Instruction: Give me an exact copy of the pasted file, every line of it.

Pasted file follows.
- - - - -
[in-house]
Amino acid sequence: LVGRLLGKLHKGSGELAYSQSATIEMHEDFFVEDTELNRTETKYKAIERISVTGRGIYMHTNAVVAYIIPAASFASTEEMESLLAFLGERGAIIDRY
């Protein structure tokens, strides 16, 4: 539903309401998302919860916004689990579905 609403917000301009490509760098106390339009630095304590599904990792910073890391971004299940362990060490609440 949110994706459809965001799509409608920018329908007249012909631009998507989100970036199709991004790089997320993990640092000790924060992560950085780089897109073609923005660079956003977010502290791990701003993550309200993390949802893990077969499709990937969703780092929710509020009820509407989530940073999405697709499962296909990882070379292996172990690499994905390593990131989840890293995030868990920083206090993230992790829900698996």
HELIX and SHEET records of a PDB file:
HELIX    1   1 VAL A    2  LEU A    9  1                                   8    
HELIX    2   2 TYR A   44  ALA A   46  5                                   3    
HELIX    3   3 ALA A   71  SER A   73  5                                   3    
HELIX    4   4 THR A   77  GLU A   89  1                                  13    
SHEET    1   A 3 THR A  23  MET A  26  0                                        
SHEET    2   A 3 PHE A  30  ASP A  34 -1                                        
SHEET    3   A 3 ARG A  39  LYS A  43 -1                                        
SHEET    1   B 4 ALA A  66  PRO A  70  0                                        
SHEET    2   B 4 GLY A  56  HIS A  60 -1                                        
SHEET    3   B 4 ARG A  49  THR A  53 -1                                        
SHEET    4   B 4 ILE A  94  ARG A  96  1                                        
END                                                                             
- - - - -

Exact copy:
[in-house]
Amino acid sequence: LVGRLLGKLHKGSGELAYSQSATIEMHEDFFVEDTELNRTETKYKAIERISVTGRGIYMHTNAVVAYIIPAASFASTEEMESLLAFLGERGAIIDRY
């Protein structure tokens, strides 16, 4: 539903309401998302919860916004689990579905 609403917000301009490509760098106390339009630095304590599904990792910073890391971004299940362990060490609440 949110994706459809965001799509409608920018329908007249012909631009998507989100970036199709991004790089997320993990640092000790924060992560950085780089897109073609923005660079956003977010502290791990701003993550309200993390949802893990077969499709990937969703780092929710509020009820509407989530940073999405697709499962296909990882070379292996172990690499994905390593990131989840890293995030868990920083206090993230992790829900698996």
HELIX and SHEET records of a PDB file:
HELIX    1   1 VAL A    2  LEU A    9  1                                   8    
HELIX    2   2 TYR A   44  ALA A   46  5                                   3    
HELIX    3   3 ALA A   71  SER A   73  5                                   3    
HELIX    4   4 THR A   77  GLU A   89  1                                  13    
SHEET    1   A 3 THR A  23  MET A  26  0                                        
SHEET    2   A 3 PHE A  30  ASP A  34 -1                                        
SHEET    3   A 3 ARG A  39  LYS A  43 -1                                        
SHEET    1   B 4 ALA A  66  PRO A  70  0                                        
SHEET    2   B 4 GLY A  56  HIS A  60 -1                                        
SHEET    3   B 4 ARG A  49  THR A  53 -1                                        
SHEET    4   B 4 ILE A  94  ARG A  96  1                                        
END                                                                             